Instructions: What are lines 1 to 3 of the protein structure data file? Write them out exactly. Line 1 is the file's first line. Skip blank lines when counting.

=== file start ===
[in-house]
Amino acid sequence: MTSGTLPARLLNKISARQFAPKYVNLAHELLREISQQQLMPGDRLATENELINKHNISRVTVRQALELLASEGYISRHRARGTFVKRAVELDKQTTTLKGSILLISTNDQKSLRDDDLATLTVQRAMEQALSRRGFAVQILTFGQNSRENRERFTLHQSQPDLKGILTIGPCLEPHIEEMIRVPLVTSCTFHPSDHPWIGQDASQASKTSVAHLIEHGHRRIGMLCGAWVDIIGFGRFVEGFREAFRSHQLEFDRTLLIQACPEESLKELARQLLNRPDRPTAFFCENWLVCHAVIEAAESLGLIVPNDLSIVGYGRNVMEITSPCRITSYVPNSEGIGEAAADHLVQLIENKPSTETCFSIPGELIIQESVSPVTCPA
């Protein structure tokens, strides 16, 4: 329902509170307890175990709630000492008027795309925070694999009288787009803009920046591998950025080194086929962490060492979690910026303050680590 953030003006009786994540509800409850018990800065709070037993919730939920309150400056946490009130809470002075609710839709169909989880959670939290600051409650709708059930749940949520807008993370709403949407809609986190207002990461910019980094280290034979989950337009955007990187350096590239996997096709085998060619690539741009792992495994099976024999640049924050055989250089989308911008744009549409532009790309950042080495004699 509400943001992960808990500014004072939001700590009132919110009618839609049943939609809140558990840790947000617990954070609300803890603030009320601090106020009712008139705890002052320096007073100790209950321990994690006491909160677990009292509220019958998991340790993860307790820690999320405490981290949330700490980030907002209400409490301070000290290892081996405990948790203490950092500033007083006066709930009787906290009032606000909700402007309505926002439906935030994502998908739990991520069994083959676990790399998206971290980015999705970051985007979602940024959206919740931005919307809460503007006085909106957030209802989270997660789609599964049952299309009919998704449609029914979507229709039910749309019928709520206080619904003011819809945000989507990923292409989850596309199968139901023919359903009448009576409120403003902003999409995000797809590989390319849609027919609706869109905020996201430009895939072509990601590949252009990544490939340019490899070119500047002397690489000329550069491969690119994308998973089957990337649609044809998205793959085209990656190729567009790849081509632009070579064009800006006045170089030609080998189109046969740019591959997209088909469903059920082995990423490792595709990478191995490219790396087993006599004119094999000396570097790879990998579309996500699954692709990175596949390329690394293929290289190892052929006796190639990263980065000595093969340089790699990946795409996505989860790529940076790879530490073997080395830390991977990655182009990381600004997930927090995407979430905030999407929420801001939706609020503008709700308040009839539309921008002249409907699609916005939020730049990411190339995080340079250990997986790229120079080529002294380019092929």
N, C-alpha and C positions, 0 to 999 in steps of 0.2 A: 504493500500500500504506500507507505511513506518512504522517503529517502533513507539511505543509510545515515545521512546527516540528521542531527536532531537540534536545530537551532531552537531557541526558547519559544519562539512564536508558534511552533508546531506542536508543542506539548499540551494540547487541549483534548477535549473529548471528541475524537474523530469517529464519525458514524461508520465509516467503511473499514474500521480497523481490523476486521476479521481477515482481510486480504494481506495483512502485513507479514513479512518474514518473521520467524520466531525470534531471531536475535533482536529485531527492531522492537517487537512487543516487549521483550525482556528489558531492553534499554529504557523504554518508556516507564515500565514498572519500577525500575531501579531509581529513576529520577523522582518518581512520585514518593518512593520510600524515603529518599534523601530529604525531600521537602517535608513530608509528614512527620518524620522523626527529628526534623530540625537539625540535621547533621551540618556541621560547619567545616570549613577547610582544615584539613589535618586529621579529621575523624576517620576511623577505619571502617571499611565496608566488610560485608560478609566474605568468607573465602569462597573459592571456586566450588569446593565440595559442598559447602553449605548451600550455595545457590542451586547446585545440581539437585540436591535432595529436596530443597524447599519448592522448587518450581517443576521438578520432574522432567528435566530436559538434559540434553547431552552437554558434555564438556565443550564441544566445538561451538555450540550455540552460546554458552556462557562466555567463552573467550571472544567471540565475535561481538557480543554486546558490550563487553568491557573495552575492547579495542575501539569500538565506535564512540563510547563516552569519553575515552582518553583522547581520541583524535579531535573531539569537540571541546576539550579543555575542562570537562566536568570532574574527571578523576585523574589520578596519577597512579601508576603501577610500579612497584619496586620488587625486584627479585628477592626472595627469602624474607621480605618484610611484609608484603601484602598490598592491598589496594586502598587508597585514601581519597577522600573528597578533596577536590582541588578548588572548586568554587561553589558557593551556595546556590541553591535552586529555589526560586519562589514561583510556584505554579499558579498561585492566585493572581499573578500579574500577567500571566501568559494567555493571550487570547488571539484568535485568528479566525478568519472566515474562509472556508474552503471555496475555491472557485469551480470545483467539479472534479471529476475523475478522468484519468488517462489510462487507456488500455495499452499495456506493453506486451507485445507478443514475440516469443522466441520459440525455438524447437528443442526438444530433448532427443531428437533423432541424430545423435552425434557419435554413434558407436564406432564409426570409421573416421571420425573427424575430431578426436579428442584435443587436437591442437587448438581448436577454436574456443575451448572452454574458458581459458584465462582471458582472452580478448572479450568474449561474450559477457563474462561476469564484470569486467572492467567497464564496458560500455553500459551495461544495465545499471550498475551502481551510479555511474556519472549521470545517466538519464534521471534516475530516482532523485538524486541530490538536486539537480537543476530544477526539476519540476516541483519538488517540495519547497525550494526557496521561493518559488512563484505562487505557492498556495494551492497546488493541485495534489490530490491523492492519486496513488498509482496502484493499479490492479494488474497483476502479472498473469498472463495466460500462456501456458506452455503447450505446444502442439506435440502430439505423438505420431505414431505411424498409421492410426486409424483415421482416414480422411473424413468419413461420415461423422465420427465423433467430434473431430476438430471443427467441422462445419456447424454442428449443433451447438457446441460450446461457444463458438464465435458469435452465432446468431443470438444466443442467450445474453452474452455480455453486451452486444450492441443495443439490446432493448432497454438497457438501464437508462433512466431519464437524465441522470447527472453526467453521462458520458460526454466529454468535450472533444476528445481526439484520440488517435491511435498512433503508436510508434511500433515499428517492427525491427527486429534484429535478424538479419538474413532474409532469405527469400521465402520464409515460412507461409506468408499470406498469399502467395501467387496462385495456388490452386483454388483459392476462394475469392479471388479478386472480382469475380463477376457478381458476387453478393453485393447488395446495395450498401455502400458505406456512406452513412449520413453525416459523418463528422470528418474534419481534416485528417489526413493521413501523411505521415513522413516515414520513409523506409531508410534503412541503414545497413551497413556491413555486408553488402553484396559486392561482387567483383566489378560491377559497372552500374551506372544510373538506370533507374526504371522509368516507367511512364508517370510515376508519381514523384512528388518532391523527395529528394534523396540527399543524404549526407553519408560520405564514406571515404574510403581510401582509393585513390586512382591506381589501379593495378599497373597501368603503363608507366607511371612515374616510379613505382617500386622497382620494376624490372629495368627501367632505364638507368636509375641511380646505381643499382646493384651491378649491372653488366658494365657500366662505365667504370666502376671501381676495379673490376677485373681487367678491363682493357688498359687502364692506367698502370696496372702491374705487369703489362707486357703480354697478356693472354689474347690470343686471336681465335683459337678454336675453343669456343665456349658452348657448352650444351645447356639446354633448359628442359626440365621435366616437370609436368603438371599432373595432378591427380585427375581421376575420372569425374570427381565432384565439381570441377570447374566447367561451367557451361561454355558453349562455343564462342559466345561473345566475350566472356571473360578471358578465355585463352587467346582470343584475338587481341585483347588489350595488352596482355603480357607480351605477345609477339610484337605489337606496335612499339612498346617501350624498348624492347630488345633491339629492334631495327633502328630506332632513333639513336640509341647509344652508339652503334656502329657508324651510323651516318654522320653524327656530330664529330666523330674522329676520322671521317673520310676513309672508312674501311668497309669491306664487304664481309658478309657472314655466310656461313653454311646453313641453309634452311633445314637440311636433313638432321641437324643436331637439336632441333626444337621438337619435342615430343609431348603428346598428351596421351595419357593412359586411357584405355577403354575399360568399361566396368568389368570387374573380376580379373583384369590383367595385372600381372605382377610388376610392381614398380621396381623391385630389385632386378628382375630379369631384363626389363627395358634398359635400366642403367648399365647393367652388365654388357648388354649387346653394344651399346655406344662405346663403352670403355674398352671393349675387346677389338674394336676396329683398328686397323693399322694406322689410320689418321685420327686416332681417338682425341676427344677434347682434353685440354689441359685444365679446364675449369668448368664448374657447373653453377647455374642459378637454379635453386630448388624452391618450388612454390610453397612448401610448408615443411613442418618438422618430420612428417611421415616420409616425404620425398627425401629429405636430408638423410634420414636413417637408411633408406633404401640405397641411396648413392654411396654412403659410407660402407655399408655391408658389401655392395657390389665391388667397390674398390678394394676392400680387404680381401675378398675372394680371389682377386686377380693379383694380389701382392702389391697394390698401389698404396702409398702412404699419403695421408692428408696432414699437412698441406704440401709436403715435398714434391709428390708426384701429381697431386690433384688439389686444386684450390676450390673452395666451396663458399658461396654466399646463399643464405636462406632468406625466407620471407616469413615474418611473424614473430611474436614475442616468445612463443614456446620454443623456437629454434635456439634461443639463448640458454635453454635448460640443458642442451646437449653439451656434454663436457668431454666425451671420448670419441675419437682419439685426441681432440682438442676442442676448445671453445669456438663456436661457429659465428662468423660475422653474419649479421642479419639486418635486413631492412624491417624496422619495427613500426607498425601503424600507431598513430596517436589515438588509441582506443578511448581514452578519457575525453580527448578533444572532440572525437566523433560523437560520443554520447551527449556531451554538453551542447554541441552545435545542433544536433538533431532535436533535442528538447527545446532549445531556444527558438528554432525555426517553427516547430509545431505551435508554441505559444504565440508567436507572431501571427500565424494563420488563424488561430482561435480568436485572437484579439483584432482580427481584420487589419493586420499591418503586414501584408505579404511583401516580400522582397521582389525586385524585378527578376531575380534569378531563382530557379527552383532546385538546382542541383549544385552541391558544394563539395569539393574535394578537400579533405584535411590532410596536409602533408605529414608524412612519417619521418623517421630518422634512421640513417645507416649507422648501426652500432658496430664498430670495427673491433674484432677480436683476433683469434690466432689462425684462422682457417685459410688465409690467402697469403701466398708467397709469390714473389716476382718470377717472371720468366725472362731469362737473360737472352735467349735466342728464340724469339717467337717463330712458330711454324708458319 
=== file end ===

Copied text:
[in-house]
Amino acid sequence: MTSGTLPARLLNKISARQFAPKYVNLAHELLREISQQQLMPGDRLATENELINKHNISRVTVRQALELLASEGYISRHRARGTFVKRAVELDKQTTTLKGSILLISTNDQKSLRDDDLATLTVQRAMEQALSRRGFAVQILTFGQNSRENRERFTLHQSQPDLKGILTIGPCLEPHIEEMIRVPLVTSCTFHPSDHPWIGQDASQASKTSVAHLIEHGHRRIGMLCGAWVDIIGFGRFVEGFREAFRSHQLEFDRTLLIQACPEESLKELARQLLNRPDRPTAFFCENWLVCHAVIEAAESLGLIVPNDLSIVGYGRNVMEITSPCRITSYVPNSEGIGEAAADHLVQLIENKPSTETCFSIPGELIIQESVSPVTCPA
């Protein structure tokens, strides 16, 4: 329902509170307890175990709630000492008027795309925070694999009288787009803009920046591998950025080194086929962490060492979690910026303050680590 953030003006009786994540509800409850018990800065709070037993919730939920309150400056946490009130809470002075609710839709169909989880959670939290600051409650709708059930749940949520807008993370709403949407809609986190207002990461910019980094280290034979989950337009955007990187350096590239996997096709085998060619690539741009792992495994099976024999640049924050055989250089989308911008744009549409532009790309950042080495004699 509400943001992960808990500014004072939001700590009132919110009618839609049943939609809140558990840790947000617990954070609300803890603030009320601090106020009712008139705890002052320096007073100790209950321990994690006491909160677990009292509220019958998991340790993860307790820690999320405490981290949330700490980030907002209400409490301070000290290892081996405990948790203490950092500033007083006066709930009787906290009032606000909700402007309505926002439906935030994502998908739990991520069994083959676990790399998206971290980015999705970051985007979602940024959206919740931005919307809460503007006085909106957030209802989270997660789609599964049952299309009919998704449609029914979507229709039910749309019928709520206080619904003011819809945000989507990923292409989850596309199968139901023919359903009448009576409120403003902003999409995000797809590989390319849609027919609706869109905020996201430009895939072509990601590949252009990544490939340019490899070119500047002397690489000329550069491969690119994308998973089957990337649609044809998205793959085209990656190729567009790849081509632009070579064009800006006045170089030609080998189109046969740019591959997209088909469903059920082995990423490792595709990478191995490219790396087993006599004119094999000396570097790879990998579309996500699954692709990175596949390329690394293929290289190892052929006796190639990263980065000595093969340089790699990946795409996505989860790529940076790879530490073997080395830390991977990655182009990381600004997930927090995407979430905030999407929420801001939706609020503008709700308040009839539309921008002249409907699609916005939020730049990411190339995080340079250990997986790229120079080529002294380019092929």